Civil Administration slams French water report

Response laments that the words "Israel", "apartheid" will appear together in headlines, "and unfortunately some will believe it."

January 29, 2012 20:26
3 minute read.
Palestinian woman carrying water

Palestinian woman carrying water 390 (R). (photo credit: Nayef Haslamoun / Reuters)


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The civil administration has deemed a French parliamentary report on Israel’s “apartheid” water policies “too biased” to be taken seriously, but warns that the report still damaged the country’s public image.

“The harm is already done, as the words ‘Israel’ and ‘apartheid’ will appear together in headlines across the world,” the Civil Administration of Judea and Samaria wrote in an official response to the report. “And unfortunately, some will believe it.”

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The report, a case study on “The Jordan Basin: Water as an Integrated Hinge of the Territorial Conflict and Security Question,” was a 20- page excerpt from a more-than- 300-page publication on “The Geopolitics of Water,” written by French politician Jean Glavany (Socialist Party) and published by the French National Assembly on December 13. In its section on the Jordan Basin, the report examines the region’s ongoing water crisis and attributes much of Palestinian water distress to Israeli policies.

Toward the end of the chapter, an inset gray box labeled “Water, revealer of a new apartheid in the Middle East” takes the section’s criticisms of Israel to an even greater level, stressing that the region has become “the theater of a new apartheid” at the hands of the Jewish state, which is implementing “racial segregation” between Palestinians and Jews in an “arrogant and contemptuous” manner.

In response, the civil administration has slammed Glavany for conducting poor research and only resorting to “international brand names” such as UN human rights groups for his information, rather than seeking facts from authorities here.

“His report presents a dull tour of the most common misconceptions on water in the West Bank,” the response said.

Among these misconceptions are the ideas that settlers have privileged access to water in times of drought, as well as the notion that Israel has full control over the West Bank’s resources. In fact, the civil administration said settler consumption does not affect Palestinian consumption whatsoever, and both Palestinian and Israeli officials approve water projects with full veto power on the Joint Water Committee.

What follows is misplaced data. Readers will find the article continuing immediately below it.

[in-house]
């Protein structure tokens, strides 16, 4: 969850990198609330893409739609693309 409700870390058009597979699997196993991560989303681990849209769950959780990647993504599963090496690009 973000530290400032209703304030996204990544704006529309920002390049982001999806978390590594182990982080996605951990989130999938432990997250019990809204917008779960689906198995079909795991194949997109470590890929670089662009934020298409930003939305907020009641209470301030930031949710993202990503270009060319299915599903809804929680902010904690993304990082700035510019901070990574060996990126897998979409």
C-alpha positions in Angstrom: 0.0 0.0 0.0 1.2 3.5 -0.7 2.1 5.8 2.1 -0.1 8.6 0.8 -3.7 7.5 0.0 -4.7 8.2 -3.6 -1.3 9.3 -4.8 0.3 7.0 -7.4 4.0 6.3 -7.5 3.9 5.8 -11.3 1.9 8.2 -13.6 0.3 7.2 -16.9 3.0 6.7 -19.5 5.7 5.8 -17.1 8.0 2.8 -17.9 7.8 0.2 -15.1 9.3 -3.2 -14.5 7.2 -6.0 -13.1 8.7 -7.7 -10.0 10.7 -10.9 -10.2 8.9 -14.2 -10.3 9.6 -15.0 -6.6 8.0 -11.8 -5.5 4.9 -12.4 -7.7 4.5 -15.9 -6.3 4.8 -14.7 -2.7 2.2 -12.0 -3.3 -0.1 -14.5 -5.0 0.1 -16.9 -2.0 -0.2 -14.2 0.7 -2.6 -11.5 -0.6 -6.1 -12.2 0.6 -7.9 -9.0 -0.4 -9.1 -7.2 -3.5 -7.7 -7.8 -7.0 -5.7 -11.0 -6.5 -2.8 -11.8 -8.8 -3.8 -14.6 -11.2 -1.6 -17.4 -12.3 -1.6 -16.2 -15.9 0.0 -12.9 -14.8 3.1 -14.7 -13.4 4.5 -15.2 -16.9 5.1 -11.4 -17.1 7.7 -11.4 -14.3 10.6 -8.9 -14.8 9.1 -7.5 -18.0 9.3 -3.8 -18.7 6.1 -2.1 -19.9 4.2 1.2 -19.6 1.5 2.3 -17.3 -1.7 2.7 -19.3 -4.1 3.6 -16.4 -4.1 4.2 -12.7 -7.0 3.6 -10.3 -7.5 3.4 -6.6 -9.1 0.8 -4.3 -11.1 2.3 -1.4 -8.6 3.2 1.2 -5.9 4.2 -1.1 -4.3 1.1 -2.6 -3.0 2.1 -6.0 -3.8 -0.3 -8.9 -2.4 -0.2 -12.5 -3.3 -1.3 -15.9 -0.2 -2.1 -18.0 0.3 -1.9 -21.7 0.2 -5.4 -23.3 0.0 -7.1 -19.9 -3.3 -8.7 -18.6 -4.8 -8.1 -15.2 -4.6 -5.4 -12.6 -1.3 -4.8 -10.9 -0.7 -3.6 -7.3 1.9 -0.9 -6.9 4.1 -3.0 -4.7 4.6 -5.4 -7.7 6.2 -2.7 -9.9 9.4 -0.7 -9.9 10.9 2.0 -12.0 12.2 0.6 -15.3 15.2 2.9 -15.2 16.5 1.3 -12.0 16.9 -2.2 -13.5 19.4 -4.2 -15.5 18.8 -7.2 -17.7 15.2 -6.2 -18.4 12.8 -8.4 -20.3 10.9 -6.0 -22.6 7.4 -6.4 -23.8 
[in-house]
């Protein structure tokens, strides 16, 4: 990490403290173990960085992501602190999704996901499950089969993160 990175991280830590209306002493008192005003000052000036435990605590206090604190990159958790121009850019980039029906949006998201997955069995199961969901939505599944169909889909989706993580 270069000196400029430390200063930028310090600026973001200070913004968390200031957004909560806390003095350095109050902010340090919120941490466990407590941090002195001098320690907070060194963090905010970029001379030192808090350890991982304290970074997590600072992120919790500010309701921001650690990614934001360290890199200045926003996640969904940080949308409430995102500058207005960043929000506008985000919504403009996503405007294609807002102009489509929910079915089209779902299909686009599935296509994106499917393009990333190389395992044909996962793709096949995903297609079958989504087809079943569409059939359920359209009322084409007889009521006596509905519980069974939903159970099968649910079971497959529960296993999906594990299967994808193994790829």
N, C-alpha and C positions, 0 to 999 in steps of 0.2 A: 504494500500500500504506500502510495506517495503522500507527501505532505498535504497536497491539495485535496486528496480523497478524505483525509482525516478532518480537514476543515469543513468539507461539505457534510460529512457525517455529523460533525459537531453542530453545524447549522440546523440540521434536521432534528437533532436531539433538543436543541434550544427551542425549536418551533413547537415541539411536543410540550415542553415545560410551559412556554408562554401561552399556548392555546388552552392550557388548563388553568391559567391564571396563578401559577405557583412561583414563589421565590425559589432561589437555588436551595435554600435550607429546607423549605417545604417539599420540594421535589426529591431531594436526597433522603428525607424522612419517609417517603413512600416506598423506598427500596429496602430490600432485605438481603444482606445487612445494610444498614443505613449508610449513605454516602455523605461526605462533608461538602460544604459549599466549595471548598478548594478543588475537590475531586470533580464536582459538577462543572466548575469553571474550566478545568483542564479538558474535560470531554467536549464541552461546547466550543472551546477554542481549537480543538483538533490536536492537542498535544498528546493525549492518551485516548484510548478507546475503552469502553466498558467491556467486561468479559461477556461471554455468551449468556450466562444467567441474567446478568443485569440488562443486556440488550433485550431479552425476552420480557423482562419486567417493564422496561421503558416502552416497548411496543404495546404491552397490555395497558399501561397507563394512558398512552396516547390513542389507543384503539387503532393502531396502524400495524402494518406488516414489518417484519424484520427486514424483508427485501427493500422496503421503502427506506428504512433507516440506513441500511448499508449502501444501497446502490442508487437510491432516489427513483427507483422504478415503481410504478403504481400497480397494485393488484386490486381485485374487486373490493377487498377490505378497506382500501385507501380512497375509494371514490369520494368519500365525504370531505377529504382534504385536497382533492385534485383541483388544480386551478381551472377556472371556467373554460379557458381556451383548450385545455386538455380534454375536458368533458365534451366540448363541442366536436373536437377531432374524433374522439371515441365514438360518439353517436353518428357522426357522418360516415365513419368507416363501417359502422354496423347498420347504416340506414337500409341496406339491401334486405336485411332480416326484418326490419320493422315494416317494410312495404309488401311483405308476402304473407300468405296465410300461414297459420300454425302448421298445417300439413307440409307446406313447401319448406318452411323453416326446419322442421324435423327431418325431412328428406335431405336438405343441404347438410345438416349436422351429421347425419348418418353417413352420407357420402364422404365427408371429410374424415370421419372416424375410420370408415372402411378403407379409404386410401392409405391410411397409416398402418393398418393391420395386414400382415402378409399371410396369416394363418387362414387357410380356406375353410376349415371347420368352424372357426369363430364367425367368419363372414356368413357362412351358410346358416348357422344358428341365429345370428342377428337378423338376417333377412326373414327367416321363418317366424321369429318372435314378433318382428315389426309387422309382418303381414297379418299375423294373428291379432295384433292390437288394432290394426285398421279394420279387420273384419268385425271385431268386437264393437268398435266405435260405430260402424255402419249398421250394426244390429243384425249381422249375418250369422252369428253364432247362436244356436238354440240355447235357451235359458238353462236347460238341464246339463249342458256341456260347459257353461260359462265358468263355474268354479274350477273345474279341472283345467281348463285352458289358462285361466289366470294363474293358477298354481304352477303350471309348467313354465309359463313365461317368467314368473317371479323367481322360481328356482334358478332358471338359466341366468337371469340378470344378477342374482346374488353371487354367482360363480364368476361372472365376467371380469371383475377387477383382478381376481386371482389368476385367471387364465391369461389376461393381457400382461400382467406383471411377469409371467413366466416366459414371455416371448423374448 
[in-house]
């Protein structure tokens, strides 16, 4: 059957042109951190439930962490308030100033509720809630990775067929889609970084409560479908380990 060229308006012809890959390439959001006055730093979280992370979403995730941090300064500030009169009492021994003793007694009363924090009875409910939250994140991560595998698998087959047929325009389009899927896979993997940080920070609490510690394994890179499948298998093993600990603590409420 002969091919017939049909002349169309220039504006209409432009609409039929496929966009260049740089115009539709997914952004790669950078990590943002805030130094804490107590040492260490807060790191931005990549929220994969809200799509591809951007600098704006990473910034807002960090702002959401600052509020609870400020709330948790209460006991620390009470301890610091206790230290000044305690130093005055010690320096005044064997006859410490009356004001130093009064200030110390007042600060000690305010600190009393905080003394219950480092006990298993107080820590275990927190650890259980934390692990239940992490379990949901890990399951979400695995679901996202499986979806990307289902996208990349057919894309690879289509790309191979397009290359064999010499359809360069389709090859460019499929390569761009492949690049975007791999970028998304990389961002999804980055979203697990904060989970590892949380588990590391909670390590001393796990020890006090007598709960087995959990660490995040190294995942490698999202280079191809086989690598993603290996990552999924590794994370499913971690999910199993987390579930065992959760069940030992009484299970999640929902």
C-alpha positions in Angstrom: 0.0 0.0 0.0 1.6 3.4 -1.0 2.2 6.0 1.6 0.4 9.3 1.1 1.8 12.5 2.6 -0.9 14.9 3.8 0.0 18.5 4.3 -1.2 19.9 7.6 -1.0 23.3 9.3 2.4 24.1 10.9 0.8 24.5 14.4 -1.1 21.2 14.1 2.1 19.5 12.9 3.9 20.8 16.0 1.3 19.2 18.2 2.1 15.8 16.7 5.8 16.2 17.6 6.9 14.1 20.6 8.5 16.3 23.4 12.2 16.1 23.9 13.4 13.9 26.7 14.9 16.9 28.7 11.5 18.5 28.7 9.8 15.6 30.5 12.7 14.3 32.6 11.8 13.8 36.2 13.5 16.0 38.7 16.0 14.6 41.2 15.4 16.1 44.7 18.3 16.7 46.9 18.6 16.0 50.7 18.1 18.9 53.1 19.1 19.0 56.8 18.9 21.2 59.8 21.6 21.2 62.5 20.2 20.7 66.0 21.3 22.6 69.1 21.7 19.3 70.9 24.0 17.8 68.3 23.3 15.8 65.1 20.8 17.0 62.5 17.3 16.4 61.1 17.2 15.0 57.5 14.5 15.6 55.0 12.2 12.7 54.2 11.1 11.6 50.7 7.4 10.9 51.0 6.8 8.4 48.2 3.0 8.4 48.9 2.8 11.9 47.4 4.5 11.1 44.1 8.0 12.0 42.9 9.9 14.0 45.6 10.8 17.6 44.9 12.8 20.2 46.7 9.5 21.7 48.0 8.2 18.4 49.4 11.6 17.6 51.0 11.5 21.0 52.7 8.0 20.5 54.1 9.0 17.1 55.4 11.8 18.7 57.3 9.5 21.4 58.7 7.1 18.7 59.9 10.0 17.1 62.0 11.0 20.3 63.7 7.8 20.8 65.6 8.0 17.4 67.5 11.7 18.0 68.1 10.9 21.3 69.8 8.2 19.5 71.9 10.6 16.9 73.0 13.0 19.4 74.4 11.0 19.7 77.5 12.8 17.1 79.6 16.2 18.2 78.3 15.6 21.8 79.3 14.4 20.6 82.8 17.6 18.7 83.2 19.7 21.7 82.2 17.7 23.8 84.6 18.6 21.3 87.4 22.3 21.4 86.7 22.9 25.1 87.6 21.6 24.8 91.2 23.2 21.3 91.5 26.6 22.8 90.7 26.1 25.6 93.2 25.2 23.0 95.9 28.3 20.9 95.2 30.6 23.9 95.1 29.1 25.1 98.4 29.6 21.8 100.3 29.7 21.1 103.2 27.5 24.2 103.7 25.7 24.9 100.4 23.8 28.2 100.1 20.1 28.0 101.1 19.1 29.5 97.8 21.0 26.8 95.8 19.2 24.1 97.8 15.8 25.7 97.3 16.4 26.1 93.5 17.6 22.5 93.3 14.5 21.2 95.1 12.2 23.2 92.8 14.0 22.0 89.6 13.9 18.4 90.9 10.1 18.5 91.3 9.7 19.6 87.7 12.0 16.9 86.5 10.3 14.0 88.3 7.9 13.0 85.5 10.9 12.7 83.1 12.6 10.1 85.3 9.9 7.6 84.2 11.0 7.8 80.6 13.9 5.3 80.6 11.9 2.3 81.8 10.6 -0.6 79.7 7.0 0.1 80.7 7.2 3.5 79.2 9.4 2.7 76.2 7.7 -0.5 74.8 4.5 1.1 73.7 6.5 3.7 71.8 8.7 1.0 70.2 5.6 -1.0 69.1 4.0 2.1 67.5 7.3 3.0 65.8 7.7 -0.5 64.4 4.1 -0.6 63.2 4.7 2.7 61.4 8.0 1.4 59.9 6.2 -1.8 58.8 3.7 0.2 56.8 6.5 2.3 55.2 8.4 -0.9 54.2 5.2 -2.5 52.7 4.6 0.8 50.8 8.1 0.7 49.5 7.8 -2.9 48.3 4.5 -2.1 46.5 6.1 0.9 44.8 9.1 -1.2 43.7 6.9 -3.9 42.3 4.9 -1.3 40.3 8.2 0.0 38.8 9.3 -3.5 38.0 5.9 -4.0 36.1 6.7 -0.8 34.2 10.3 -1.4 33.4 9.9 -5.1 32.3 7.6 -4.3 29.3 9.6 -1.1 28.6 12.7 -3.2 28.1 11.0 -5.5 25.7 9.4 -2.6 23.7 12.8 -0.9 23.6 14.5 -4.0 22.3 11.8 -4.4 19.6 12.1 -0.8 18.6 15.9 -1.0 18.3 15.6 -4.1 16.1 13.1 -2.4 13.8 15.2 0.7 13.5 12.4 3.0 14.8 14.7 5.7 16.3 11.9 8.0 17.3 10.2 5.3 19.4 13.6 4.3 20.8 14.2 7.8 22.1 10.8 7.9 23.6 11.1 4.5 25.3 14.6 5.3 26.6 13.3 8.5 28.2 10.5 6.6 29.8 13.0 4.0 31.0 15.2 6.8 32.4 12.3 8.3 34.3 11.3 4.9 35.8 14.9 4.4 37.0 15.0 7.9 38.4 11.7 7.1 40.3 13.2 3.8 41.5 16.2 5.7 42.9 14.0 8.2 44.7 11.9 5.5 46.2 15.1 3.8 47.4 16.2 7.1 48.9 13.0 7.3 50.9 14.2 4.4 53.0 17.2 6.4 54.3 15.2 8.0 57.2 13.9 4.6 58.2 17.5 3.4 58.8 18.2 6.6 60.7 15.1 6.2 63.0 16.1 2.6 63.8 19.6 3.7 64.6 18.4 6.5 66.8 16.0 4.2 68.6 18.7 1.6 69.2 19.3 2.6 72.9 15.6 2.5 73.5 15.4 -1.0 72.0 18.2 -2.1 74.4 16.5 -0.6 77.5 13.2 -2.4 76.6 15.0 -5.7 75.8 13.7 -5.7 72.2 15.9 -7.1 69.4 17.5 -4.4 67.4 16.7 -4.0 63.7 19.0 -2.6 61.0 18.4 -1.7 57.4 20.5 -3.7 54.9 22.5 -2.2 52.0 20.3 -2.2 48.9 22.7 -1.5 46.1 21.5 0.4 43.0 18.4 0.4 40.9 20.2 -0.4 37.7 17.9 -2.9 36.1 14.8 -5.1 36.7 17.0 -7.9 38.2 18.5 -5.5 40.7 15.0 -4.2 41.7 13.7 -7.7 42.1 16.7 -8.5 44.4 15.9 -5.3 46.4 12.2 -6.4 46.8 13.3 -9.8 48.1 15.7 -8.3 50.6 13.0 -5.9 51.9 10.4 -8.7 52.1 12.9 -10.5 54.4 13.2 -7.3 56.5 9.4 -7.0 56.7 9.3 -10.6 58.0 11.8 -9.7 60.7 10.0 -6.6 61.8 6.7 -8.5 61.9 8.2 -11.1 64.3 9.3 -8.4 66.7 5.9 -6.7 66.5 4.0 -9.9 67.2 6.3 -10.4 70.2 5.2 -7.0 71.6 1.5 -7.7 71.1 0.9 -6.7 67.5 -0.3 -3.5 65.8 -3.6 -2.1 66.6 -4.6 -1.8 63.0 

The response also refutes the French claim that most new wells require drilling in Area C, and that the civil administration blocks all permit applications for facilities in Area C of the West Bank, which under the Oslo Accords is under full Israeli control.

Rejecting Glavany’s statement that “Israel has a policy of demolishing Palestinian water structures,” the civil administration wrote that it only destroys facilities that were built without the approval of the Joint Water Committee, and only after three years worth of sending appeals to the Palestinians to handle the matter.

“Glavany has contributed nothing to the international debate as each of these points is lazily parroted from existing NGO or IGO [intergovernmental organization] reports,” the civil administration response added.

A final point of the French report, which states that Israel diverts water by drilling wells on the Israeli side of the security barrier in water sources that would otherwise reach the Palestinians, the civil administration deemed “laughable.”

“Had Mr. Glavany done so much as taken a short car ride, this is something he would have been able to see for himself – but perhaps truthfulness was not a sufficiently important cause to warrant the effort,” the civil administration added.

The response goes on to call his claims “libelous” and “painfully frustrating for Israeli government officials,” who saw Glavany’s approach as taking the easy way out and not verifying his research. About two weeks ago, the Foreign Ministry had similarly slammed the French legislator’s words as “venomous” and charged him for using his “blatant bias” and “evading the facts.”

Palestinian Authority Water Minister Dr. Shaddad Attili said, however, that the report draws international attention to “Israel’s discriminatory water policies,” and agreed that the regulations do “constitute a form of water apartheid.”

Attili said that Israel has been systematically demolishing Palestinian rainwaterharvesting cisterns and wells and that Palestinians are not receiving their rightful share of water. The Palestinians’ “crippling water shortages” are “artificially engineered by Israel as a matter of policy,” he said.

“Without water, and without ensuring Palestinian water rights, there can be no viable or sovereign Palestinian state,” Attili said.

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